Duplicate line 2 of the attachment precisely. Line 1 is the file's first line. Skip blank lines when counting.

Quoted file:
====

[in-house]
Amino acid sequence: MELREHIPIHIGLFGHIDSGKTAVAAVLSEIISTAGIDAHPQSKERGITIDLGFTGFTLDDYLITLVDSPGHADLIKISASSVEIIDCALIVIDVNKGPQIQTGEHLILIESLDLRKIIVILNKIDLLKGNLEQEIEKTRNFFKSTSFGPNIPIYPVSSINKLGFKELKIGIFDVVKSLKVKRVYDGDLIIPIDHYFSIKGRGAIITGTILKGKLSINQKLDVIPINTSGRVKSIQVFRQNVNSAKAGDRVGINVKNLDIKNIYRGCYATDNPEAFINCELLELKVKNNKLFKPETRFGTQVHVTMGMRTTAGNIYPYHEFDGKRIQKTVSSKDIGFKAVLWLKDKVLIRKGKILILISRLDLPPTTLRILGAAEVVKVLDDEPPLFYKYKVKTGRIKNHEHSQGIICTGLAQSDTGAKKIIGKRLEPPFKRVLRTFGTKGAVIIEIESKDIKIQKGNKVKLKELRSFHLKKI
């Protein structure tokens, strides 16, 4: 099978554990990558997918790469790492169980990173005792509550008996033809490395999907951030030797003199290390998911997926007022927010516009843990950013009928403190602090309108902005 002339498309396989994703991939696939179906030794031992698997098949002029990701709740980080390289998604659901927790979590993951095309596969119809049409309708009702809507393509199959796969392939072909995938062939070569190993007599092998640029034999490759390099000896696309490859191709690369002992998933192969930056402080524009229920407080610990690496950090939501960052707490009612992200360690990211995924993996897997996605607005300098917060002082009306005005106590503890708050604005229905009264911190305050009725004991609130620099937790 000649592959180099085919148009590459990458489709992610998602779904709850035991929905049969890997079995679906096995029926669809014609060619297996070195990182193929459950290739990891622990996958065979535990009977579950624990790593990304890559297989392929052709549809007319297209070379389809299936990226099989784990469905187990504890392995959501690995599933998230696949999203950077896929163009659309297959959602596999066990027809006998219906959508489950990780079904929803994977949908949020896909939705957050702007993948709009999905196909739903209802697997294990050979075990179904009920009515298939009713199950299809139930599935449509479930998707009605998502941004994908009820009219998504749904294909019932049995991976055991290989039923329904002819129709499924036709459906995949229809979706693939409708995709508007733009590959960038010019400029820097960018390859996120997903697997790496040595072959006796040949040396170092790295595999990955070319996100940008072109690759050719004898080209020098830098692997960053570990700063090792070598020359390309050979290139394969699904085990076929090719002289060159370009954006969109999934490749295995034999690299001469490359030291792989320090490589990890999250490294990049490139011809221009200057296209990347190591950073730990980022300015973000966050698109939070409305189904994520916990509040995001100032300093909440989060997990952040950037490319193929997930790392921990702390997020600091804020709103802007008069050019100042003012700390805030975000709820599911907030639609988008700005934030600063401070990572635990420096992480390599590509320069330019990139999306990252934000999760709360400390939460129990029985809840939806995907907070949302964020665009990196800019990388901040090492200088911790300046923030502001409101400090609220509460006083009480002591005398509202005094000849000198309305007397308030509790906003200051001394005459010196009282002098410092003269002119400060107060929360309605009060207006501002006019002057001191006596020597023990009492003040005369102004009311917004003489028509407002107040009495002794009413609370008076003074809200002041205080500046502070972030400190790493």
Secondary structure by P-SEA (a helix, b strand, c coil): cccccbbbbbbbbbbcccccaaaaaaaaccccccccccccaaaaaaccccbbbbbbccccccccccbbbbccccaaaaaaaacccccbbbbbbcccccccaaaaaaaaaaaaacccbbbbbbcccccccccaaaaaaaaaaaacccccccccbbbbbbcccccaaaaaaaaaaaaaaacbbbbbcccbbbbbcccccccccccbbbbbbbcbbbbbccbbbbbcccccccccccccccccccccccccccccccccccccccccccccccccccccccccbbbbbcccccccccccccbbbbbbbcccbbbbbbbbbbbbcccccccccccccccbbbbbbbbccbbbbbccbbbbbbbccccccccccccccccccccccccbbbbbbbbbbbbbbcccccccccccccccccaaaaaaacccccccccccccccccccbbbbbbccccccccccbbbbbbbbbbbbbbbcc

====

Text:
Amino acid sequence: MELREHIPIHIGLFGHIDSGKTAVAAVLSEIISTAGIDAHPQSKERGITIDLGFTGFTLDDYLITLVDSPGHADLIKISASSVEIIDCALIVIDVNKGPQIQTGEHLILIESLDLRKIIVILNKIDLLKGNLEQEIEKTRNFFKSTSFGPNIPIYPVSSINKLGFKELKIGIFDVVKSLKVKRVYDGDLIIPIDHYFSIKGRGAIITGTILKGKLSINQKLDVIPINTSGRVKSIQVFRQNVNSAKAGDRVGINVKNLDIKNIYRGCYATDNPEAFINCELLELKVKNNKLFKPETRFGTQVHVTMGMRTTAGNIYPYHEFDGKRIQKTVSSKDIGFKAVLWLKDKVLIRKGKILILISRLDLPPTTLRILGAAEVVKVLDDEPPLFYKYKVKTGRIKNHEHSQGIICTGLAQSDTGAKKIIGKRLEPPFKRVLRTFGTKGAVIIEIESKDIKIQKGNKVKLKELRSFHLKKI